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Victorian gold rush

From Academic Kids

The Victorian gold rush was a period in the history of Victoria in Australia between approximately 1851 and the early 1860s.

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Background

By 1840 the village of Melbourne, in the far south of New South Wales, was nearly 5 years old. Population growth in Melbourne and the surrounding countryside had been steady but not spectacular, and the city had reached around 10,000 people. This does not include the original inhabitants who had been there for over 40,000 years.

In July 1851 the population of 29,000 celebrated as they broke away from New South Wales and the Colony of Victoria was born. Weeks later it was announced that gold had been found in Victoria. The first discoveries were by Louis Michel at Warrandyte, 30 kilometres north-east of Melbourne. These were soon surpassed by bigger discoveries at Ballarat and Bendigo, and more finds in a number of other locations around Victoria followed.

The population of Melbourne grew swiftly as the gold fever took hold:

year   population
 1835	0
 1840	10,000
 1851	29,000
 1854	123,000

The total number of people in Victoria also rose. By 1851 it was 75,000 people. Ten years later this rose to over 500,000.

First to be obtained was the 'easy' gold; that which was to be found on the surface, usually in creeks and rivers. The seekers used gold pans, puddling boxes and cradles to separate this alluvial gold from the dirt and water.

When this ran out undergound mining began. This was much harder and more dangerous than the panning and puddling. The mines ranged from single person, to teams and eventually large mining companies. The miners followed the underground reefs of gold. At Walhalla alone, Cohens Reef produced over 50 tonnes (1.6 million tr oz) of gold in 40 years of mining. As of February 2004, that would be worth $800 million.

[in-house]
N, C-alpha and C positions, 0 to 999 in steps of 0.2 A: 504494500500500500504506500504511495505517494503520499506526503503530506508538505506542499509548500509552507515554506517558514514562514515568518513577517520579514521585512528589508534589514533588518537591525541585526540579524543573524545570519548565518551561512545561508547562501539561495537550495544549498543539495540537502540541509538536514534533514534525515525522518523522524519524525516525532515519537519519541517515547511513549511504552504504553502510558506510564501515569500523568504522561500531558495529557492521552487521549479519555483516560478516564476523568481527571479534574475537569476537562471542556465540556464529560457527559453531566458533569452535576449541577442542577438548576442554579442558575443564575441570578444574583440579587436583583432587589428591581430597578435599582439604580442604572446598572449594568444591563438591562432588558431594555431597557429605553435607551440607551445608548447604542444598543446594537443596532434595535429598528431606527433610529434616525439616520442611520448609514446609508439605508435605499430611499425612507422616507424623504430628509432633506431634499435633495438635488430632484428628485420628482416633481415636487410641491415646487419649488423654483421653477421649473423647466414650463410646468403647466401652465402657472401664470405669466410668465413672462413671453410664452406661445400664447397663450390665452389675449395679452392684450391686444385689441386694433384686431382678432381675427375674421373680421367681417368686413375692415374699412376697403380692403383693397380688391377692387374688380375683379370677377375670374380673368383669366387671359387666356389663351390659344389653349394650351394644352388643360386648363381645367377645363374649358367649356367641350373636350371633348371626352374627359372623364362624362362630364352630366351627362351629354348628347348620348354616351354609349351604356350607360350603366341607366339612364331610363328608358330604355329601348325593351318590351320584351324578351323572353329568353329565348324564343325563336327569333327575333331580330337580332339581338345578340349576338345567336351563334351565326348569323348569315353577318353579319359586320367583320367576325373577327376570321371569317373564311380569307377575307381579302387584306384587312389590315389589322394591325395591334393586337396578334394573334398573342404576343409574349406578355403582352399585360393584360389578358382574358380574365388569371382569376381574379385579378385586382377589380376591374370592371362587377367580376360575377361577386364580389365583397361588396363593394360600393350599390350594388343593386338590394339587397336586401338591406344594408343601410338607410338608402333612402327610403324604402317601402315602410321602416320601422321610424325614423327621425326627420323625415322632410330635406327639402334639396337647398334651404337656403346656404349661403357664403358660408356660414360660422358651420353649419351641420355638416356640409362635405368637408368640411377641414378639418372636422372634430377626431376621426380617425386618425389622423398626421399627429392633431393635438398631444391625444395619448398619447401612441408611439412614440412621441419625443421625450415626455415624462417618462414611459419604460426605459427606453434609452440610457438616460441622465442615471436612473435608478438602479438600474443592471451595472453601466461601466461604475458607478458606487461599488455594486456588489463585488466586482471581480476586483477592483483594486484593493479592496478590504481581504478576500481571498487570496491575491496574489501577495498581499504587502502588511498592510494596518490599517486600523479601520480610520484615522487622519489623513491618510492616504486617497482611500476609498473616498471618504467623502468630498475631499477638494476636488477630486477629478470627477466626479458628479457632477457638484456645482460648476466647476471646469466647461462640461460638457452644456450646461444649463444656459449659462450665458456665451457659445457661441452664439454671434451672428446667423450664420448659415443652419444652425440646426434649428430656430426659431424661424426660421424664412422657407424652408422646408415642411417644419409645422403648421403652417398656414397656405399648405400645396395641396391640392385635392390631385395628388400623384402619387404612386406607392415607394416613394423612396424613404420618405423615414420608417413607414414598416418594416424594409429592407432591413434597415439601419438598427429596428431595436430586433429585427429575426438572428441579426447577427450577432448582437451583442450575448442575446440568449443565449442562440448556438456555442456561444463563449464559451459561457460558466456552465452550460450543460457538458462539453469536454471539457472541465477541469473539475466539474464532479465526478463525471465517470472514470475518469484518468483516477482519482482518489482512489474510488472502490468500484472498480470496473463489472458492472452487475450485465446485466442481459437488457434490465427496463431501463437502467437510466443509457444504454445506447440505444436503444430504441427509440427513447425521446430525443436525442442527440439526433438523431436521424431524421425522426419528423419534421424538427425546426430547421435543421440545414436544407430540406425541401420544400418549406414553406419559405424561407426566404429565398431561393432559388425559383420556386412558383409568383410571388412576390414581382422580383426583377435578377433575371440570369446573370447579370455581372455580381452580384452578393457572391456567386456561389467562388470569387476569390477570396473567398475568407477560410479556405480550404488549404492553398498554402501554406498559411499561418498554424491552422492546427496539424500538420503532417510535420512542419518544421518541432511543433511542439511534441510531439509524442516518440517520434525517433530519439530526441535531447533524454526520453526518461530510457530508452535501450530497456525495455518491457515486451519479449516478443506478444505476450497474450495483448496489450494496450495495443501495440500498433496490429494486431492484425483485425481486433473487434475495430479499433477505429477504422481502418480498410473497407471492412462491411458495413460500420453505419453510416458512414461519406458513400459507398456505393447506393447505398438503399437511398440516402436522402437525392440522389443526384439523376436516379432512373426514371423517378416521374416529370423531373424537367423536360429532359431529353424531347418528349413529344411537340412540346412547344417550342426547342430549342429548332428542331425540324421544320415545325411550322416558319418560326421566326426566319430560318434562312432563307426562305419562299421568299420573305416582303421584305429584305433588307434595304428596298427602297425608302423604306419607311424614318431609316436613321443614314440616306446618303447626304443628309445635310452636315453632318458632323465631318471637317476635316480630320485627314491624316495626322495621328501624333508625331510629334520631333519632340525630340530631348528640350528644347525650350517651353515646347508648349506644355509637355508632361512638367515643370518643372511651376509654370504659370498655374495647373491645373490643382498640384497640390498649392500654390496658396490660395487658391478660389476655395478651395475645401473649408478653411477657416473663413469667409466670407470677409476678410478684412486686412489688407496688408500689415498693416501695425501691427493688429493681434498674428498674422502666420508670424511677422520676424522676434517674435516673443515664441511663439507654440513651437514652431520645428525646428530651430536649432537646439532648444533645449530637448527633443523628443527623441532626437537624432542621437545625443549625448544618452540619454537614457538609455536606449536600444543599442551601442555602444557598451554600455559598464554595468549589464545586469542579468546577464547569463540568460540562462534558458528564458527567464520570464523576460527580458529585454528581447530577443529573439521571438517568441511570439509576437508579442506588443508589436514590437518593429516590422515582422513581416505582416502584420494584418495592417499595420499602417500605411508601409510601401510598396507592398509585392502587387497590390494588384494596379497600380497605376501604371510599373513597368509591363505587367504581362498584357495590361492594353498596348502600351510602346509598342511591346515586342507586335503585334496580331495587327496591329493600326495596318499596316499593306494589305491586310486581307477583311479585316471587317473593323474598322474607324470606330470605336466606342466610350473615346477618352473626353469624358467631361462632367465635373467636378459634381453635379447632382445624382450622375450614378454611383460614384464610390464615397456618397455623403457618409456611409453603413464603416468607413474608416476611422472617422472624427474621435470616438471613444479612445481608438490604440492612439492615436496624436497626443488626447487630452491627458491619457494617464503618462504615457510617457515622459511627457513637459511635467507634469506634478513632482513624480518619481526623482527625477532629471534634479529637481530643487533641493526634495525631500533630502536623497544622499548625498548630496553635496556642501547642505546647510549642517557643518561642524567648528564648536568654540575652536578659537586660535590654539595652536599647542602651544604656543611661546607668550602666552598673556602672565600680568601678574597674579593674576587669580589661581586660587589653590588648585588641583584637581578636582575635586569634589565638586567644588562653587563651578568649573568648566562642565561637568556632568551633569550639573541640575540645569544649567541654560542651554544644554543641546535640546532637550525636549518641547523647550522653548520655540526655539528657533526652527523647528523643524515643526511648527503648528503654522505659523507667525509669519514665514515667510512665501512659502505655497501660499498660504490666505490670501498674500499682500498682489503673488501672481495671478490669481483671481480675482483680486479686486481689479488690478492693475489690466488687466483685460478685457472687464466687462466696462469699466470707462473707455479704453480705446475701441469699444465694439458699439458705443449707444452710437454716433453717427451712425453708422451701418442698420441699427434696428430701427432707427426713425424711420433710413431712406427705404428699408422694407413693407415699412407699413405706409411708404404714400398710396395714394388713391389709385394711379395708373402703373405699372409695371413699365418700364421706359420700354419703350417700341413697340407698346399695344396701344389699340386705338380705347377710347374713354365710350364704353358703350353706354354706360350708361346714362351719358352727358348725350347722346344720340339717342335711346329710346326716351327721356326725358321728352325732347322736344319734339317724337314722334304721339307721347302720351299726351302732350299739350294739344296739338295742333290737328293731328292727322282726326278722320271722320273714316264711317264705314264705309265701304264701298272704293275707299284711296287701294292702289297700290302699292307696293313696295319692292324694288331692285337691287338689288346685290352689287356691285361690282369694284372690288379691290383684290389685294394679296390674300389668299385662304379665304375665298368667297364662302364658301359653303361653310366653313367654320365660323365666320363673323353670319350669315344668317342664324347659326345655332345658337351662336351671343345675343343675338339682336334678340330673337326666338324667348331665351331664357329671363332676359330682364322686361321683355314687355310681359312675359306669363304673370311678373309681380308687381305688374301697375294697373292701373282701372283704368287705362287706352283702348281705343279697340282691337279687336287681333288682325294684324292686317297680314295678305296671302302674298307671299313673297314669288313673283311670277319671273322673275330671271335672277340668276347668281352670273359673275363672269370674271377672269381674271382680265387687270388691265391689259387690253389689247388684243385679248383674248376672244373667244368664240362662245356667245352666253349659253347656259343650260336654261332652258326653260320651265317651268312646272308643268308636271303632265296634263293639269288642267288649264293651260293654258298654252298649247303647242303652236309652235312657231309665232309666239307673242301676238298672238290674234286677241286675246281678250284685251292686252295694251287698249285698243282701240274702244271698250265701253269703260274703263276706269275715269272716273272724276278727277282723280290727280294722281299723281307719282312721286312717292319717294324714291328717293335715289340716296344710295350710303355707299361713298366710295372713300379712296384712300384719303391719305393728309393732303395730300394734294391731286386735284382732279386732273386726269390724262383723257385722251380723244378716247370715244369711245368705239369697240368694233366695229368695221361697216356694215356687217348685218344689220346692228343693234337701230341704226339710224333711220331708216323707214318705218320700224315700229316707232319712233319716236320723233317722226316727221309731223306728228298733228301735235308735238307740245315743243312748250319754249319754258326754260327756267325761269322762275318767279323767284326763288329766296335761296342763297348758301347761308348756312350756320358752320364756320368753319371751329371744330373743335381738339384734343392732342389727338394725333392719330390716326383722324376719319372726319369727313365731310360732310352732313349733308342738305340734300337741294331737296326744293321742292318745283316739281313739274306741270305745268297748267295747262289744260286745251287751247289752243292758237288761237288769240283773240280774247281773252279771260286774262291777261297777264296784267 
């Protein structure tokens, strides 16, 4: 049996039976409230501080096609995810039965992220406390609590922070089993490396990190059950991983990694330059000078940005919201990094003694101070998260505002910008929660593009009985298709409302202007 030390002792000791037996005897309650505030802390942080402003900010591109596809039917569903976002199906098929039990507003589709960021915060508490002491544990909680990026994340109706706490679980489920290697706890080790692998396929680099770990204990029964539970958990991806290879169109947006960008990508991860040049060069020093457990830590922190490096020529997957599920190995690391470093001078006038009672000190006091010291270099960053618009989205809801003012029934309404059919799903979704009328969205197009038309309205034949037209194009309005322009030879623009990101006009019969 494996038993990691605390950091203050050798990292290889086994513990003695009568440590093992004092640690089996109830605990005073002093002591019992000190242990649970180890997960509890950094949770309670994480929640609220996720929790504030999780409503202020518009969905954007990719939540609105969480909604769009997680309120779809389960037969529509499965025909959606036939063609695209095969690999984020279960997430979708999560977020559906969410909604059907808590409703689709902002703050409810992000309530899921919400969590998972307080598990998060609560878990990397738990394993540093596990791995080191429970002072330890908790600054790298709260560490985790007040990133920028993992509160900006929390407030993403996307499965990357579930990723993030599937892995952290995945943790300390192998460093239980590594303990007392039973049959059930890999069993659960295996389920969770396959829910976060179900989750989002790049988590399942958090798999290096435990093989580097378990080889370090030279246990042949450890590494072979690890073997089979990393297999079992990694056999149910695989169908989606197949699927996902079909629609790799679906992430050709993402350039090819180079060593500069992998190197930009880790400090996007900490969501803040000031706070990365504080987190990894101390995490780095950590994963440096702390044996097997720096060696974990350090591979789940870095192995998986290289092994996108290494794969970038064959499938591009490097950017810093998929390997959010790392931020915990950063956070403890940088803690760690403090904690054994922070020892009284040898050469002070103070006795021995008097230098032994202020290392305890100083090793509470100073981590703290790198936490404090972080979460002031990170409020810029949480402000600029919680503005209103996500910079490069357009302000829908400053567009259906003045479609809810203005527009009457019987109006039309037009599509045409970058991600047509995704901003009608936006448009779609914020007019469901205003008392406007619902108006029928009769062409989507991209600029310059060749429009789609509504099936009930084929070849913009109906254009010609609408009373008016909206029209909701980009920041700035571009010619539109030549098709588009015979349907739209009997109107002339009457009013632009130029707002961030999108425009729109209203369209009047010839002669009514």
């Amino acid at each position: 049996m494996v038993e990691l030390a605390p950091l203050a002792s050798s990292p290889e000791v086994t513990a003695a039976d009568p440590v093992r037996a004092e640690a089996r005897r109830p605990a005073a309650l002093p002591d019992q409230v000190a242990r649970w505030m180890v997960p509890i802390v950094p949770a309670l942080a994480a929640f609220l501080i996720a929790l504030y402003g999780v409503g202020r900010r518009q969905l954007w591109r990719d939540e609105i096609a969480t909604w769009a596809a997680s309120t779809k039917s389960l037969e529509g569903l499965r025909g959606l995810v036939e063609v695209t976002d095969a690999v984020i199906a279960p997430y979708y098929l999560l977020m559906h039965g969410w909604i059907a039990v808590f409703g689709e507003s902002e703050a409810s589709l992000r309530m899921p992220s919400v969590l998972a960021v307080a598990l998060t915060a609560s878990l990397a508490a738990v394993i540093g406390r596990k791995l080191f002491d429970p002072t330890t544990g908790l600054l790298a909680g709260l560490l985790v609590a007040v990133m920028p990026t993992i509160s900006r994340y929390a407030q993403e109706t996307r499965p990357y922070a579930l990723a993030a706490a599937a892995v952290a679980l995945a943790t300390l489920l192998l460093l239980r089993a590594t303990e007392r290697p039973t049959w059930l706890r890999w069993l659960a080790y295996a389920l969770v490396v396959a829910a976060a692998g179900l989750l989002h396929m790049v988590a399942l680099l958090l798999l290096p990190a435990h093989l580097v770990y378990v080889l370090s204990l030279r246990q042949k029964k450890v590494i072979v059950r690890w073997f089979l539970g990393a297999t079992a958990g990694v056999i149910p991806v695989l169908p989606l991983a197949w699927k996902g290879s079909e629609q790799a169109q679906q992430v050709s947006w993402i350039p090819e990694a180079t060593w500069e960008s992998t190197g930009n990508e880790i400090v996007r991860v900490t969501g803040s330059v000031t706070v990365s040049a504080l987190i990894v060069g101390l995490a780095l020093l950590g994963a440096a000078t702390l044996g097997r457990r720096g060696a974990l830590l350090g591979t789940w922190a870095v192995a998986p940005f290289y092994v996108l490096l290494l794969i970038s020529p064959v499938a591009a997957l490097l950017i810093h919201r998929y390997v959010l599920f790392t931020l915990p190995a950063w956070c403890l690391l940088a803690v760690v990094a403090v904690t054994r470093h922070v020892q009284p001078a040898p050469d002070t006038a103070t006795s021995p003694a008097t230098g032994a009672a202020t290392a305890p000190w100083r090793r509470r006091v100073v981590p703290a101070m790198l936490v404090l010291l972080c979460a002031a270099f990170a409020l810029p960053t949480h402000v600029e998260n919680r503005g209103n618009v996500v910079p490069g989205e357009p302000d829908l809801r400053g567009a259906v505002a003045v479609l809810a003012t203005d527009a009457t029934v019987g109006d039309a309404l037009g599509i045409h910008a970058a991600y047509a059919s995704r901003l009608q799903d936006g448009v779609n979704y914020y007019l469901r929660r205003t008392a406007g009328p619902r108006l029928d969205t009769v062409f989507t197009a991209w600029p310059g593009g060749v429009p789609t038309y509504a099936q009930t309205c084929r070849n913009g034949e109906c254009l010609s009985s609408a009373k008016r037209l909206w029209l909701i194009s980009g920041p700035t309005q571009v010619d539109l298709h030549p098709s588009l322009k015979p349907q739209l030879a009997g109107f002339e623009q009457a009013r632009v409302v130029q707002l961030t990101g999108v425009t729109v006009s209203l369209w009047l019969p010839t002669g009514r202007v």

Major and long lasting impact

It is difficult to underestimate the impact of the Gold Rush on Melbourne, on Victoria, and on Australia as a whole. It touched every aspect of society and elements of it still clearly visible today. The influx of wealth that gold brought soon made Victoria Australia's richest state by far, and Melbourne the nation's largest city. Although most goldfields were exhausted by the end of the 19th century, and although much of the profit was sent back to the United Kingdom, sufficient remained to fund substantial development of industry and infrastructure.

The Eureka Stockade, an armed protest/revolt over what the miners perceived as unfair policing and harsh taxation, is widely regarded as important in Victoria and Australia's democratic development.

It is reflected in the architecure of Victorian gold-boom cities like Melbourne, Castlemaine, Ballarat, Bendigo, Maldon and Beechworth. Ballarat has Sovereign Hill — a 60 acre (240,000 m²) recreation of a gold rush town — as well as the Gold Museum. The tiny town of Walhalla is at the other end of the spectrum, but certainly worth a visit.

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